[Marxism] China Influence Grows With Car Sales

Lüko Willms lueko.willms at t-online.de
Wed Apr 22 10:20:37 MDT 2009

On Wed, 22 Apr 2009 11:33:19 -0400 S. Artesian wrote:
> No I never said imperialism is invincible.  

  Well, how else can I understand all your utterances of those past years, 
especially those in relation to the SUCRE, the internal accounting unit planned 
by several Latin American countries. 

> I have only said, and always  said, it cannot be overthrown, or even 
> damaged, by national capitalisms in the "third world."

  Well the same countries have the same problems when they have 
undergone a socialist revolution. See Cuba. See China, See Vietnam. See 
Korea. In some cases, the special form the revolution took, it was even 
connected with a retreat in comparison to the imperialist countries, to a 
greater dependence instead of the contrary. See GDR, see CSSR, to take two 

> China's socialist revolution gave it additonal means to advance?  And 
> exactly what have they advanced to? 

  Being an industrial power and developing the country in a way which was 
unthinkable without the revolution. 

> I say, and other seem to agree with me, capitalism.  You call that an 
> advance?  So do the bourgeoisie.  So does the World Bank, 
> so does the OECD, the WTO.

  Yes, a lot of capital and capitalist relations. Do you want to throw away the 
rise in living standards, the rise in productivity and in production, the growing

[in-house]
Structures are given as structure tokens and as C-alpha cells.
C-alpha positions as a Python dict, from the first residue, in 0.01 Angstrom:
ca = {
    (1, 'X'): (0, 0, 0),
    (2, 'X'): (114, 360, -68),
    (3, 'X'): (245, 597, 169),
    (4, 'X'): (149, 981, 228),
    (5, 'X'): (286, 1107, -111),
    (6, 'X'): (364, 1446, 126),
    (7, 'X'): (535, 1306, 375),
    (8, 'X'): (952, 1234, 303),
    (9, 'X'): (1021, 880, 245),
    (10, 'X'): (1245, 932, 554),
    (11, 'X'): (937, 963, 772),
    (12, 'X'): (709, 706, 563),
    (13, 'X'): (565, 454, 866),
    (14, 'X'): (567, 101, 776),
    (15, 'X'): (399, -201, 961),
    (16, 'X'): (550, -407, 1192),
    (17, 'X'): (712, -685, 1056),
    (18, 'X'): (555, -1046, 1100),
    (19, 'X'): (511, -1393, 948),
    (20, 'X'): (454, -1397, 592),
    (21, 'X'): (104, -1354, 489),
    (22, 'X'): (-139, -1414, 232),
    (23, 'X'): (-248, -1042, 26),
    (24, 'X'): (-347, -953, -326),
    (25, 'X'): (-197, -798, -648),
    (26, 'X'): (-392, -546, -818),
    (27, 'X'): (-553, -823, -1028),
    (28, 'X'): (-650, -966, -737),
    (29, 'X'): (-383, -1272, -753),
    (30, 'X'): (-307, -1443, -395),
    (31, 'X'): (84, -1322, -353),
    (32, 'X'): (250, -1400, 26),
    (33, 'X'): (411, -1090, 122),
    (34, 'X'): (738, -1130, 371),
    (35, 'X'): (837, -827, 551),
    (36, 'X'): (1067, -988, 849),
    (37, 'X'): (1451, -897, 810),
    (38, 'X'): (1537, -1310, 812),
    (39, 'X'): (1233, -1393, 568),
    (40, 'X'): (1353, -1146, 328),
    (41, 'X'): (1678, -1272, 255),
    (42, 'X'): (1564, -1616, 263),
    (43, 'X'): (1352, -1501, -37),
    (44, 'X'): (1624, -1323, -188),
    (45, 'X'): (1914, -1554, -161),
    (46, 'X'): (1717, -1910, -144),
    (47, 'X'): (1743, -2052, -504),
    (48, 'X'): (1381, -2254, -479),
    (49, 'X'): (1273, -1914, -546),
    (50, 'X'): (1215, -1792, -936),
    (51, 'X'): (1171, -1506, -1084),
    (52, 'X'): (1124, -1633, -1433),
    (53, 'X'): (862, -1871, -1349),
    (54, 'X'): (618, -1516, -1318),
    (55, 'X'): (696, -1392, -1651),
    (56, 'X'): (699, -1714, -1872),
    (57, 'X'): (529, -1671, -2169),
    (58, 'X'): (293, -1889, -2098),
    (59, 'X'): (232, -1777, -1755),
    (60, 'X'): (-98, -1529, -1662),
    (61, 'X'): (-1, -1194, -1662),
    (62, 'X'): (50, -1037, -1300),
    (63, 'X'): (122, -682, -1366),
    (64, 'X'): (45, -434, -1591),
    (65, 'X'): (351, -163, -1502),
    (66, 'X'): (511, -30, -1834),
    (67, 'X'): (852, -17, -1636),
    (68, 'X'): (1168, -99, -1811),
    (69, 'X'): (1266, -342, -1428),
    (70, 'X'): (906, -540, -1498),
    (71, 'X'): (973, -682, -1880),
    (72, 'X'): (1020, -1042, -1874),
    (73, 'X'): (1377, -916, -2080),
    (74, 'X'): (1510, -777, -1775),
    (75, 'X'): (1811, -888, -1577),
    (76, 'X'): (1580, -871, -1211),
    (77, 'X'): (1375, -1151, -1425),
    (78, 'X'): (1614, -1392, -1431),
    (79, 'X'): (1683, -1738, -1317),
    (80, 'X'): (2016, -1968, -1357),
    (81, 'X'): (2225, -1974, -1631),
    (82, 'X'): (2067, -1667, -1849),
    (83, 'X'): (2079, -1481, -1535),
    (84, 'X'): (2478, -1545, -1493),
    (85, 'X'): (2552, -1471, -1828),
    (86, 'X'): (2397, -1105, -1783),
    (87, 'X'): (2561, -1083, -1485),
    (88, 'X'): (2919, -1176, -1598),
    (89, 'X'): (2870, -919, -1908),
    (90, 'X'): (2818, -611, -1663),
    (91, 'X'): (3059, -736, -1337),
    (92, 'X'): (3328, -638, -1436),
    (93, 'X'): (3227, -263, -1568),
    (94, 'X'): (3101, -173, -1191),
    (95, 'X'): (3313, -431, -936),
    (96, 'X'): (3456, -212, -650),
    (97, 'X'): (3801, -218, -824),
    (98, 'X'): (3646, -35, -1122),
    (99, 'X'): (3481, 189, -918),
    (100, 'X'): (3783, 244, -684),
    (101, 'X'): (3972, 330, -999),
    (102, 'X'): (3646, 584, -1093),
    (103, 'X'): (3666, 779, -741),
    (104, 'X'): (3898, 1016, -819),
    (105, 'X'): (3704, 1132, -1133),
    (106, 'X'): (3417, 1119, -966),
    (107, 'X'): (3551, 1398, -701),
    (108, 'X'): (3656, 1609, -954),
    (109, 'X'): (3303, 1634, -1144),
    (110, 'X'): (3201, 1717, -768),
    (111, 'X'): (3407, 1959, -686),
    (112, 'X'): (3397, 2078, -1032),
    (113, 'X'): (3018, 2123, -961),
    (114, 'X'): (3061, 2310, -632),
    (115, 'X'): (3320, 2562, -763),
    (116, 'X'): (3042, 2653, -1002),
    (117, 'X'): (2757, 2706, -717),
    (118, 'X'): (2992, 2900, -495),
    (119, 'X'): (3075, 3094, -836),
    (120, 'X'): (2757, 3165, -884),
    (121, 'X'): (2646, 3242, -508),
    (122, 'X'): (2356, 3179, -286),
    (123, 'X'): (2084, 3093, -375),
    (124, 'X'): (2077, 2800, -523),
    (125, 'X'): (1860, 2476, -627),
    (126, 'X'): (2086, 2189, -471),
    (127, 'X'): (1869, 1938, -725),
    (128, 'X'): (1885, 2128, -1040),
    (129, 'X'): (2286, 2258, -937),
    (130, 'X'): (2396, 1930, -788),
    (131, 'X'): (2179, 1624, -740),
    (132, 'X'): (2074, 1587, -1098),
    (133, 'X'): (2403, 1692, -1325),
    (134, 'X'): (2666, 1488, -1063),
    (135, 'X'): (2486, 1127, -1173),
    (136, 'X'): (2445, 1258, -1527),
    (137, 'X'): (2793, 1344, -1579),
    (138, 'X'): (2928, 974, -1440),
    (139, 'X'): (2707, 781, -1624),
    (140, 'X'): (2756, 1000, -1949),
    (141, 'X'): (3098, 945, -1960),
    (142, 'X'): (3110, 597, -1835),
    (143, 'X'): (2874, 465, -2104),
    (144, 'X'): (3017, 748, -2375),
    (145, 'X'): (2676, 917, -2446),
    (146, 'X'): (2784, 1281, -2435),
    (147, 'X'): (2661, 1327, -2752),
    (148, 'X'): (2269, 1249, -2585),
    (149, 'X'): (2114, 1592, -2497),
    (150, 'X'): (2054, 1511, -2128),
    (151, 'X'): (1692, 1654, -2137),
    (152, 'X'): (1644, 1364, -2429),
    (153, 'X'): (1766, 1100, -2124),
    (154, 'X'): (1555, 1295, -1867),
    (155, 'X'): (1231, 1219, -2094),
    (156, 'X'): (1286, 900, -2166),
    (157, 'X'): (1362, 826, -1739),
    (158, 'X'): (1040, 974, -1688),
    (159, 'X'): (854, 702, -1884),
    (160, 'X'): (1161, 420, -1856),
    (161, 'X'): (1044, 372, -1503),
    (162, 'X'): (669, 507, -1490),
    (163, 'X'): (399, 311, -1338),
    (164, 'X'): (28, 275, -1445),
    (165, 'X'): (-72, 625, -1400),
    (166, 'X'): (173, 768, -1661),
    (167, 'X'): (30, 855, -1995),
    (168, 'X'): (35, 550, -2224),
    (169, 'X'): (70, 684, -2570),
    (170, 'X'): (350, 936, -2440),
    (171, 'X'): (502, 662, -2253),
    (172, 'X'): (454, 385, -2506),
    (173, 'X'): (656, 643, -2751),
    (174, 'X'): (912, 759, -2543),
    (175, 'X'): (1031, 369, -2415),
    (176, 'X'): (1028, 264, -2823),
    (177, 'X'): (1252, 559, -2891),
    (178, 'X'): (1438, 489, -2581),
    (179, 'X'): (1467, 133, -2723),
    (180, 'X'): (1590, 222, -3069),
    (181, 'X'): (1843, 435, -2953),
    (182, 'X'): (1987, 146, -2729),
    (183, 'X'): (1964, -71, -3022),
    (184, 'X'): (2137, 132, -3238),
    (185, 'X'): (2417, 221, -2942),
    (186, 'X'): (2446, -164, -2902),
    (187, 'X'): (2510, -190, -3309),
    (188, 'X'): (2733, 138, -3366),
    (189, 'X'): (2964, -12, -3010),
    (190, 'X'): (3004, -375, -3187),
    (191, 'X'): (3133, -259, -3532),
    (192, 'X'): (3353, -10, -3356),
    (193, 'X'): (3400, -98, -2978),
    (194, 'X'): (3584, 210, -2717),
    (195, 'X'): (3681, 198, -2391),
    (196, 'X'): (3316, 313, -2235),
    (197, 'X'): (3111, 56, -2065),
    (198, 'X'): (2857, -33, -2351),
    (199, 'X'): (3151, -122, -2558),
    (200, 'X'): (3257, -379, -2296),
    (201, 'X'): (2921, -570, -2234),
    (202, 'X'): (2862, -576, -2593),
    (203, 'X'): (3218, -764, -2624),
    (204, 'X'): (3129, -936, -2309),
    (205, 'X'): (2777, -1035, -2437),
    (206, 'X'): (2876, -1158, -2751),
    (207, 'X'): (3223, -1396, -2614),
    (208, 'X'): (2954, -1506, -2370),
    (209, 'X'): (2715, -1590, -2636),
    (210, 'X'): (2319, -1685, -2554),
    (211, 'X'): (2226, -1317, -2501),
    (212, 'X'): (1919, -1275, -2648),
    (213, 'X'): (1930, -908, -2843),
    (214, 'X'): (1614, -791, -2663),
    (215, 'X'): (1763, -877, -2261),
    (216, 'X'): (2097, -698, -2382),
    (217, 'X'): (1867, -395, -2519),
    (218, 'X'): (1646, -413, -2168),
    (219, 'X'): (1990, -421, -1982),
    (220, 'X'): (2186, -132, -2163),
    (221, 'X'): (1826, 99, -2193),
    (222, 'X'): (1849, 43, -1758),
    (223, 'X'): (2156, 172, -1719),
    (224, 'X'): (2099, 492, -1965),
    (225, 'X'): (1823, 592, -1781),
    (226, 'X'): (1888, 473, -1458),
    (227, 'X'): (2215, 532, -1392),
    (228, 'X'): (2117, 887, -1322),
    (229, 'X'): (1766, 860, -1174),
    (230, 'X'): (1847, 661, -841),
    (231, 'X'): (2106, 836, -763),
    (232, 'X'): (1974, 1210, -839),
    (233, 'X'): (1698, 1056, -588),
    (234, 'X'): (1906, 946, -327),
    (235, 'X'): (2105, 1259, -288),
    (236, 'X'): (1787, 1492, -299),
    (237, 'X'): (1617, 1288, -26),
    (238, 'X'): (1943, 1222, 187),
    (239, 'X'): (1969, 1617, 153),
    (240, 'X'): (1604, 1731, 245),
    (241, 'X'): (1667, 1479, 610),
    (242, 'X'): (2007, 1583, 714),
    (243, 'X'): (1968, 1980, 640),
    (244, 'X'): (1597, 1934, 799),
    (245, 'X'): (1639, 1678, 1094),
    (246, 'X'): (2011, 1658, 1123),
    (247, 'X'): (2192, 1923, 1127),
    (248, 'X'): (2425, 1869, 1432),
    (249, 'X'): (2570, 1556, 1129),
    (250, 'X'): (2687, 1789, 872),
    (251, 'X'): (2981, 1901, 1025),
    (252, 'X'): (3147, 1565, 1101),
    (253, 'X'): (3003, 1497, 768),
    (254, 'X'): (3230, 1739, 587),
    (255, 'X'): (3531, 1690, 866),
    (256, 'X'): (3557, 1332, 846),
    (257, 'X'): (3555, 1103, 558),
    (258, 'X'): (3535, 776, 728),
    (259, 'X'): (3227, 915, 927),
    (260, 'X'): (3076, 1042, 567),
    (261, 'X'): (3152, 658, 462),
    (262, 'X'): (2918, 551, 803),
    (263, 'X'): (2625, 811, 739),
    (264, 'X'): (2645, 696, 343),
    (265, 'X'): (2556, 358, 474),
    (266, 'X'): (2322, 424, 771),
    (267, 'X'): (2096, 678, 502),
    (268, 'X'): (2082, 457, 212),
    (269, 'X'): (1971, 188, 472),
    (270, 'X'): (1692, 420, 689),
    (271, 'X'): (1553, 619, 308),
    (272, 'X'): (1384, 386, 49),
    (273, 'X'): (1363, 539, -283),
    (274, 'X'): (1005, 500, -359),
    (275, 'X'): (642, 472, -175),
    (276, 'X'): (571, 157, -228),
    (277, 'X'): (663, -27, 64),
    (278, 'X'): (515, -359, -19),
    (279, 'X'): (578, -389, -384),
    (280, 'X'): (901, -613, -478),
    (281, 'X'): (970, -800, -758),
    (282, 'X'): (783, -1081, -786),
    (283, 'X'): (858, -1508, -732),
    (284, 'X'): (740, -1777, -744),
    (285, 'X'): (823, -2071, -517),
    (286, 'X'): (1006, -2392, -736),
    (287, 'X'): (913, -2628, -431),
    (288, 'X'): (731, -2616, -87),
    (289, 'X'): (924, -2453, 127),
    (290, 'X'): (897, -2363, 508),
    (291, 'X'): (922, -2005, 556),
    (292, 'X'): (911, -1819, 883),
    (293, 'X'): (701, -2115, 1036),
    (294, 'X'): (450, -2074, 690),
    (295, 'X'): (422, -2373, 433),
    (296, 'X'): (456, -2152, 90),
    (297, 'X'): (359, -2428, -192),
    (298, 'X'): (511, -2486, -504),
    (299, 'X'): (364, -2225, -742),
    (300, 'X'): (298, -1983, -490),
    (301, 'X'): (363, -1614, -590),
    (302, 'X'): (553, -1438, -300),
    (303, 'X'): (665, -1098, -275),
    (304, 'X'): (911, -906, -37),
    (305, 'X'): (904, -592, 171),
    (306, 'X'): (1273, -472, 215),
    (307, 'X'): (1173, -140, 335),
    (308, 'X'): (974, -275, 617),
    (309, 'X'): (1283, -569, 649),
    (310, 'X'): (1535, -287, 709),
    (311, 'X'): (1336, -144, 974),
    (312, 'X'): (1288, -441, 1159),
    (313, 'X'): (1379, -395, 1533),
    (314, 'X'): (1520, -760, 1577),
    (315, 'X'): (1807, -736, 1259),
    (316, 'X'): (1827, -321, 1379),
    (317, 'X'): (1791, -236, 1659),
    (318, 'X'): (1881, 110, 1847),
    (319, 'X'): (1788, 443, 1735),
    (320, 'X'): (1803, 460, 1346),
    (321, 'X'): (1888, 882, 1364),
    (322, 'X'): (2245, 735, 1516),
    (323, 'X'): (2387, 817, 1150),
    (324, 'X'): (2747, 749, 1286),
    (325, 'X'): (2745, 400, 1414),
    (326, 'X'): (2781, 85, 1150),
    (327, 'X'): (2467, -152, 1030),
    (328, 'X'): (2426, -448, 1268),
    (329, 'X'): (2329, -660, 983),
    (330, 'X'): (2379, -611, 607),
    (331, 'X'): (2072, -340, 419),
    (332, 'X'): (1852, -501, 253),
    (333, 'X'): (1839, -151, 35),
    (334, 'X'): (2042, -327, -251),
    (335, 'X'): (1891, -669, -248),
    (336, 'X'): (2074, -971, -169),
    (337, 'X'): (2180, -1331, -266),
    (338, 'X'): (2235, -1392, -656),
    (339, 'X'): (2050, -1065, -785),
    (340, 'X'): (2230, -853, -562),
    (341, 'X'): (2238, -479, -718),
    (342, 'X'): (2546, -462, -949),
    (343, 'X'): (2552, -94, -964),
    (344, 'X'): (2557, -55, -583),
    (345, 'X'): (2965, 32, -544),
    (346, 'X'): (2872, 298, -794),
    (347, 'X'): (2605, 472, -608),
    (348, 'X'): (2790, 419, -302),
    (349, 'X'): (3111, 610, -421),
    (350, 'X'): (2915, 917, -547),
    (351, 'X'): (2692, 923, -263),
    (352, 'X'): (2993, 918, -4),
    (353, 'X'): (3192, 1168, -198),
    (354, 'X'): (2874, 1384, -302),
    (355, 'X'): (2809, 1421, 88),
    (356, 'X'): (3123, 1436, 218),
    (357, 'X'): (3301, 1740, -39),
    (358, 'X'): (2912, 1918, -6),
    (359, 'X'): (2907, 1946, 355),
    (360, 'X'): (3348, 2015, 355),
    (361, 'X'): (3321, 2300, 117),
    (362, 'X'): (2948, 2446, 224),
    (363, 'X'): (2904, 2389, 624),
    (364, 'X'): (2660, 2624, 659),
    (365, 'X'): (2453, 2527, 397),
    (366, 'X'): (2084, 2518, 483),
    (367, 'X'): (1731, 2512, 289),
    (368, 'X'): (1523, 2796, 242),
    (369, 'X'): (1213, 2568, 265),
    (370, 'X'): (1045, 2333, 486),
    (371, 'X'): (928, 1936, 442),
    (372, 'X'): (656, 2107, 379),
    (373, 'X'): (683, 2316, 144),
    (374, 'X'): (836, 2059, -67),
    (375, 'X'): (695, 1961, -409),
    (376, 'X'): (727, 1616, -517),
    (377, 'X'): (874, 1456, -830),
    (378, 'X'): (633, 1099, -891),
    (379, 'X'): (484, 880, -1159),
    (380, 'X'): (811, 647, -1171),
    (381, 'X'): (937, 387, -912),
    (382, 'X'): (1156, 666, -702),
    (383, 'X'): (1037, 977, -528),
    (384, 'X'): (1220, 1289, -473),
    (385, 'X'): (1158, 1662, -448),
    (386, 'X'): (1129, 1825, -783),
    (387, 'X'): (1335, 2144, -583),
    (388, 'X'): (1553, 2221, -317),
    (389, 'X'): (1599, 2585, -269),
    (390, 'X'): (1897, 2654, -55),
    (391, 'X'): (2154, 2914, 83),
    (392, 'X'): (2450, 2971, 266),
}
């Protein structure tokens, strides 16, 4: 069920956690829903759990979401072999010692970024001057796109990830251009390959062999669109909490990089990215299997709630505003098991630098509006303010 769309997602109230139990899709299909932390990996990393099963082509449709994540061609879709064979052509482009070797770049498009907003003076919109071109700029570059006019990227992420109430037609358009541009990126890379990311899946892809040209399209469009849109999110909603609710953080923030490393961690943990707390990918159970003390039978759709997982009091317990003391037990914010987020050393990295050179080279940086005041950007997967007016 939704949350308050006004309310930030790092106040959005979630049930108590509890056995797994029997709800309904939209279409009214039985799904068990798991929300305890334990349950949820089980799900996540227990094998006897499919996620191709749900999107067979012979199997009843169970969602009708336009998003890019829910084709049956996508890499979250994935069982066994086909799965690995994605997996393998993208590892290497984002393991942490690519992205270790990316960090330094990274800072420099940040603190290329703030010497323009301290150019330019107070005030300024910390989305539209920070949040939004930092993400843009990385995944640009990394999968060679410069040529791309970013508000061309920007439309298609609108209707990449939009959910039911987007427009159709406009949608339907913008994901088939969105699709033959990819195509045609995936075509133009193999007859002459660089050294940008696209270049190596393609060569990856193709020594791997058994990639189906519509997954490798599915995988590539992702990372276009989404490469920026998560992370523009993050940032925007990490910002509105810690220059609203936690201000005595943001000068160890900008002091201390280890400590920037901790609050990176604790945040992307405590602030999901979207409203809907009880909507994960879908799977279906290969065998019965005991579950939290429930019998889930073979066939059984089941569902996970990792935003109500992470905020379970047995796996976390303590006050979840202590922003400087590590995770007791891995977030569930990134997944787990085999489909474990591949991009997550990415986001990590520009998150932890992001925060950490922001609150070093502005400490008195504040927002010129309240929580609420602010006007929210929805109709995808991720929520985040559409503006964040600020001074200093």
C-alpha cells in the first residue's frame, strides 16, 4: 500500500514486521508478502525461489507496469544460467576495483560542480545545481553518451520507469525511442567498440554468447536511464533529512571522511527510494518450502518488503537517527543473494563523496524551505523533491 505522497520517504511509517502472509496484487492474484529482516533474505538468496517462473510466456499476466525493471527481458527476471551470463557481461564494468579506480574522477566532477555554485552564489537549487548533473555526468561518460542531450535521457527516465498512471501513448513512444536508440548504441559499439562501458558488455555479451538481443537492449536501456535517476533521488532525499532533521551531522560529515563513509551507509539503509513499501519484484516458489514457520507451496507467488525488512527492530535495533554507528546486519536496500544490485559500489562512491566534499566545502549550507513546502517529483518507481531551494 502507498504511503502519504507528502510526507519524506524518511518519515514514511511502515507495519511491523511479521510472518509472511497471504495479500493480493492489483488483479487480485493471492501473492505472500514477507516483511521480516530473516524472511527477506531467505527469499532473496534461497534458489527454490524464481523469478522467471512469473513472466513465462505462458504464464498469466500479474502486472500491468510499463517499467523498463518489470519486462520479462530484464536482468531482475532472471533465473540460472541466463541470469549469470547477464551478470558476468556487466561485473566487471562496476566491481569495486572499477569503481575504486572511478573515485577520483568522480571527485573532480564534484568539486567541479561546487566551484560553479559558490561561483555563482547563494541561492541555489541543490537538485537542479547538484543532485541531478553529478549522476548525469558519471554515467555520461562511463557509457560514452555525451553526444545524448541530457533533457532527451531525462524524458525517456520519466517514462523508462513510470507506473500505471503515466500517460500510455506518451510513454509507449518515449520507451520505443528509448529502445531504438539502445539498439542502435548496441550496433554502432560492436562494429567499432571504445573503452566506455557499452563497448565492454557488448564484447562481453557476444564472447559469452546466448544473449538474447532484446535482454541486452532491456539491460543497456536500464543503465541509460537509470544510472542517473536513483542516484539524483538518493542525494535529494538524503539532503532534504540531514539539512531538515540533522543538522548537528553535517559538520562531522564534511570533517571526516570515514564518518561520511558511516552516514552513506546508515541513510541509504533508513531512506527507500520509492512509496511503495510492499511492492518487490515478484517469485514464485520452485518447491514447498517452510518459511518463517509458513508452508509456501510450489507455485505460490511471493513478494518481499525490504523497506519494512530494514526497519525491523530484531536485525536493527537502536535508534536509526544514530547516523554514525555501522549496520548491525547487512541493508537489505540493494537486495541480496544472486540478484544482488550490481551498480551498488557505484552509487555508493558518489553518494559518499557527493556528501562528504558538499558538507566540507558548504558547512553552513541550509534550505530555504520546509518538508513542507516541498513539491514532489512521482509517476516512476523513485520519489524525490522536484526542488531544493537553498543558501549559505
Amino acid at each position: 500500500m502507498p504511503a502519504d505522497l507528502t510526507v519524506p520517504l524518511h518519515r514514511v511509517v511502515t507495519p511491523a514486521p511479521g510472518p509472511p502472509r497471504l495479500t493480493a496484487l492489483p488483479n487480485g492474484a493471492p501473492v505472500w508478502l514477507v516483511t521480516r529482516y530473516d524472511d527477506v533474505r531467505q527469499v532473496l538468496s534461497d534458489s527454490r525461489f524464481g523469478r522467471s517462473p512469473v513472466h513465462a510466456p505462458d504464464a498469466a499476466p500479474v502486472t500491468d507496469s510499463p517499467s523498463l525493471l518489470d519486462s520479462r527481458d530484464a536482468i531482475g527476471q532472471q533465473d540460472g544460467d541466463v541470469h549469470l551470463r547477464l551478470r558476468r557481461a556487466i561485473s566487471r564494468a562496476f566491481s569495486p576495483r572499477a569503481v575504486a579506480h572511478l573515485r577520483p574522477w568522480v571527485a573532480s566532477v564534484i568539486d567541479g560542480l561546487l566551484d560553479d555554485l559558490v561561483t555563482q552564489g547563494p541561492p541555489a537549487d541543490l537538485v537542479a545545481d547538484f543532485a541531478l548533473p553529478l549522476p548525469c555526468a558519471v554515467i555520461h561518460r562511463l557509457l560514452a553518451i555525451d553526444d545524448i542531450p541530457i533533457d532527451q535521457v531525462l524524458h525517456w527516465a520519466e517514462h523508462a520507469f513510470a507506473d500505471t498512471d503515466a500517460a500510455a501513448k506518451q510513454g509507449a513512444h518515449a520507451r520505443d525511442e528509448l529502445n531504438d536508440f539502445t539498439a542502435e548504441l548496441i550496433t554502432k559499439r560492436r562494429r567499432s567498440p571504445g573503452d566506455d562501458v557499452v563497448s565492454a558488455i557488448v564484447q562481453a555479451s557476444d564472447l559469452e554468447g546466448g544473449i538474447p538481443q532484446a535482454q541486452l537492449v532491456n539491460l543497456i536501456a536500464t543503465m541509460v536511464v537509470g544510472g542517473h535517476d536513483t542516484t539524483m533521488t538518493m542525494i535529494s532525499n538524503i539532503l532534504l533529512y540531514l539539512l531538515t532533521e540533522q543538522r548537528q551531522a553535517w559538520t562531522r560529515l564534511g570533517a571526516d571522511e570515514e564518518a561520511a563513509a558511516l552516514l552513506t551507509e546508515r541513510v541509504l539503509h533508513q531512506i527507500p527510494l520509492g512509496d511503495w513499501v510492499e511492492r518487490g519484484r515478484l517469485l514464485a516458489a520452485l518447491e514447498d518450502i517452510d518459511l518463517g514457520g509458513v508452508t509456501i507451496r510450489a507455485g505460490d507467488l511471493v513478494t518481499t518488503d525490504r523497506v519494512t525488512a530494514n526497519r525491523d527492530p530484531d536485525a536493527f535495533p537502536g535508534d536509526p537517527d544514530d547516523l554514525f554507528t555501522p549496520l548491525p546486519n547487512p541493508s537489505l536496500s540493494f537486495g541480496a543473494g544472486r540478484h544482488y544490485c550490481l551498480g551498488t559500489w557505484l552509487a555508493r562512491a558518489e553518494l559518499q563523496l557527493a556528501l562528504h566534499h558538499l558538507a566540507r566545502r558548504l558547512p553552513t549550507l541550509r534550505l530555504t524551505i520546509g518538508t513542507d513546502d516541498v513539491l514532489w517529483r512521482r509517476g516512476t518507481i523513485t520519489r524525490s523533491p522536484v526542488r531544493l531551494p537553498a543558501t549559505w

weight of China in the world? 

  Even if you are deterred by the existence of capitalist relations, you should 
be able to see the contraditions, to see the immense progress made by China 
in material terms. You call yourself a "Marxist", I presume, and should be 
able to think in contradictions, i.e. dialectically. 

   Or would you prefer that China was thrown back or frozen in the capitalist 
relationships in agriculture of the 1950ies and 1960ies, to the terror of the 
socalled "Cultural Revolution"? 

   Again: the socialist revolution in a country of the "Third World" does in and 
by itself not change the situation of dependency and exploitation by 
imperialism, it only gives the nation additional forces by creating a real 
national unity. 

  That's what you see in China. 

  One might ask: could China not have made the same progress without 
allowing capitalist relations to grow? I don't know. Maybe. But the fact is: 
China _has_ grown, and that is decisive. 

Lüko Willms
Frankfurt, Germany

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